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European Court Vindicates Aleksei Navalny, Russian Opposition Leader

European Court Vindicates Aleksei Navalny, Russian Opposition Leader

Mr. Navalny had won rulings against the Russian government over the same seven arrests in February 2017, when the court decided they were arbitrary, that he had not received fair trails and that his right to assembly had been violated.

The appeal handed him an additional victory for two of the seven arrests under an article that prohibits ulterior motives in prosecutions, including political motives, and that has an extraordinarily high bar of proof, lawyers who have litigated at the court said.

“My sense is the European Court of Human Rights has really done its job,” said Grigory V. Vaypan, a lawyer at the Institute of Law and Public Policy in Moscow. “For many people in Russia, the prosecutions of Navalny have looked political from the outset.”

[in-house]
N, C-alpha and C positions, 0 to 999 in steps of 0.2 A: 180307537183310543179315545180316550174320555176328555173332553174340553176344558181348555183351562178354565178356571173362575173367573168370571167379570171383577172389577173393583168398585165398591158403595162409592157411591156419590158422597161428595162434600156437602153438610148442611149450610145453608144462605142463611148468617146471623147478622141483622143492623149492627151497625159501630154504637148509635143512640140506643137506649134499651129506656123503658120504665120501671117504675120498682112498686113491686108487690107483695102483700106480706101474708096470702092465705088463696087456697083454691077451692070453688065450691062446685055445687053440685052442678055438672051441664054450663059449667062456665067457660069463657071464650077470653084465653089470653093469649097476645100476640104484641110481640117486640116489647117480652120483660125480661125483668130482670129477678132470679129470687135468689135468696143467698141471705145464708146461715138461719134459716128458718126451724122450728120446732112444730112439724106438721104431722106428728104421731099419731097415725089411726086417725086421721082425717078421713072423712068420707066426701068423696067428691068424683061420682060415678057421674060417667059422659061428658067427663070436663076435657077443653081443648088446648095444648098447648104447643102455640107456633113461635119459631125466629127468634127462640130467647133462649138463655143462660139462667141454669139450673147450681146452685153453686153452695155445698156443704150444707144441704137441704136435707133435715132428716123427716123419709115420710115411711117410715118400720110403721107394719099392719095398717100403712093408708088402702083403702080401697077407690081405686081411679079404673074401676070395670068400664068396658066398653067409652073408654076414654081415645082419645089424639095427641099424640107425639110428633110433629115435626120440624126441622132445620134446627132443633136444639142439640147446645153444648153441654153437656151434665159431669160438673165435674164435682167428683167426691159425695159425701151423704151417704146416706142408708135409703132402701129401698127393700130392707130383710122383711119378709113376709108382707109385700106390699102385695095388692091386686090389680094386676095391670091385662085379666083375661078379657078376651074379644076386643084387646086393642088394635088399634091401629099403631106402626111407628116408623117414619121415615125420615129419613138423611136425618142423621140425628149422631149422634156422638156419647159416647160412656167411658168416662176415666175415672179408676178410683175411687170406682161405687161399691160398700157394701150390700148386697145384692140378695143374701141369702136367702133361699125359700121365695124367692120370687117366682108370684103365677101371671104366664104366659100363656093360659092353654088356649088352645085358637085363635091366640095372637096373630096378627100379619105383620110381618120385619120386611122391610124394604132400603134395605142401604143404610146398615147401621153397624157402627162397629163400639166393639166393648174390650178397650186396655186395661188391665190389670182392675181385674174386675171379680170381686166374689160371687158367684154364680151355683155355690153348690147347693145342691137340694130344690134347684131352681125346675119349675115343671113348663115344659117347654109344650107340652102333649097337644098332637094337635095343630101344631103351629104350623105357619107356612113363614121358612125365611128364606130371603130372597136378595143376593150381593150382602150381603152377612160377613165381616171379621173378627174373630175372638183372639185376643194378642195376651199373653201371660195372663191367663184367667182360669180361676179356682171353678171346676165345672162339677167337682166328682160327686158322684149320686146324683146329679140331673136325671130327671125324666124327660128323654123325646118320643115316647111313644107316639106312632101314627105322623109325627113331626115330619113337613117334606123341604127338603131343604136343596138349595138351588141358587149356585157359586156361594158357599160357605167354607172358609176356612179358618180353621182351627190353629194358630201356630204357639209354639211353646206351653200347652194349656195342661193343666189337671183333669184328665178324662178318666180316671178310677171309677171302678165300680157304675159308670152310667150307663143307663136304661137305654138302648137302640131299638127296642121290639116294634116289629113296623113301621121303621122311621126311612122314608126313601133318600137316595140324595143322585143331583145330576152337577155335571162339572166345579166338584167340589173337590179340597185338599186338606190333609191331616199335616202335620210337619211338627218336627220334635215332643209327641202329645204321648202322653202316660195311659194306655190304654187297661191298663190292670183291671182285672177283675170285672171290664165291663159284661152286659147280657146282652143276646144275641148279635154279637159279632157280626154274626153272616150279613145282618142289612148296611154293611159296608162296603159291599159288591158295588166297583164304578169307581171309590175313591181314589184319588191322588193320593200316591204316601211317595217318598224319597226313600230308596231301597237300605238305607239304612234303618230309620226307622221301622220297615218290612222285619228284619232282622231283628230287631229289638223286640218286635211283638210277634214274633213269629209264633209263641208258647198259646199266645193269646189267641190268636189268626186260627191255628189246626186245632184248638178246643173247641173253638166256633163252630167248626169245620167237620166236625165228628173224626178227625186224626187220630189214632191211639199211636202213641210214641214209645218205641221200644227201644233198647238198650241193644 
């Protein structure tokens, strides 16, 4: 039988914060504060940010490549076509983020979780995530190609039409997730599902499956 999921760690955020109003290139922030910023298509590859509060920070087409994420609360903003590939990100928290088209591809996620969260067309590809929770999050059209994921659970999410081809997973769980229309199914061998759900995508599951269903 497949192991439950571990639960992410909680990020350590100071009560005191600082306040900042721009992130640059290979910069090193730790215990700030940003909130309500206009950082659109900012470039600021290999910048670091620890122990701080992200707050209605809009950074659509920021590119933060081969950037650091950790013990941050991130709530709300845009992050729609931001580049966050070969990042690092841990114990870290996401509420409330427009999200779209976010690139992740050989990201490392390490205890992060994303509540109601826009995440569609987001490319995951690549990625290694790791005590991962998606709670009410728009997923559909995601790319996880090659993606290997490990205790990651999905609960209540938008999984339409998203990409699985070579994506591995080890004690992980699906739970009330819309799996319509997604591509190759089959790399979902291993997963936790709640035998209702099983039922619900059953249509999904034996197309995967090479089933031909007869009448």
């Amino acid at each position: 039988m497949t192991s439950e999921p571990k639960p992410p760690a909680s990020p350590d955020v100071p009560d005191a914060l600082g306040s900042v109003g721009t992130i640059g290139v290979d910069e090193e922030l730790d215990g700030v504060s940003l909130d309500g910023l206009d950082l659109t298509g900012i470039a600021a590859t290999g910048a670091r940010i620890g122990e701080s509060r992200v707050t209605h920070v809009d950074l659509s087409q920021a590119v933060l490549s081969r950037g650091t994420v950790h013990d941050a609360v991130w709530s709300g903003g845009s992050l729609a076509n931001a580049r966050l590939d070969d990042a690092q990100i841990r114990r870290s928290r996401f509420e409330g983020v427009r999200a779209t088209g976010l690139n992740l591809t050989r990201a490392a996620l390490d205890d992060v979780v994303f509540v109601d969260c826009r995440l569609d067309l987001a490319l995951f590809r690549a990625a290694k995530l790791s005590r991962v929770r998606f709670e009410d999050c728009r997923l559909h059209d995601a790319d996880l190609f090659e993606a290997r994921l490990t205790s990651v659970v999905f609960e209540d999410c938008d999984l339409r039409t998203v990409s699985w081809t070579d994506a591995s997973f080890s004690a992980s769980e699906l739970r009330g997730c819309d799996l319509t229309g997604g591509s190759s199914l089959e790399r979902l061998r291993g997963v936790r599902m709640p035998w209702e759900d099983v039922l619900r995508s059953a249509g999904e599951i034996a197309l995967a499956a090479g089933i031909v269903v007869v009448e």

The ruling comes at a tense moment, as Moscow, angry over previous rulings, has already threatened to withdraw from the court’s jurisdiction, ending a post-Cold War effort to integrate Russia into the Continent’s human rights architecture.

A judgment under the rule, Article 18, “essentially accuses the member state of lying” about the reasons for prosecutorial action, Jeffrey D. Kahn, a law professor at Southern Methodist University in Dallas and an authority on the European Court of Human Rights, said by telephone.

“That’s a pretty monumental decision,” he said, particularly as it was accompanied by an order to loosen laws on public assembly.

Russia has more cases before the court than any other country. In October, 10,950 allegations of rights abuse were pending against the Russian government, about 19 percent of the total docket. Russia has stopped paying dues for the court’s operations, and senior Russian officials say the country may soon sever ties.

“Europe is not only facing Brexit, one country leaving the European Union, but at the same time may also see a Ruxit, that Russia is leaving the European Convention on Human Rights,” Thorbjorn Jagland, the secretary general of the Council of Europe, said this month. “It will be a different Europe, and I don’t see any good things coming out of it.”

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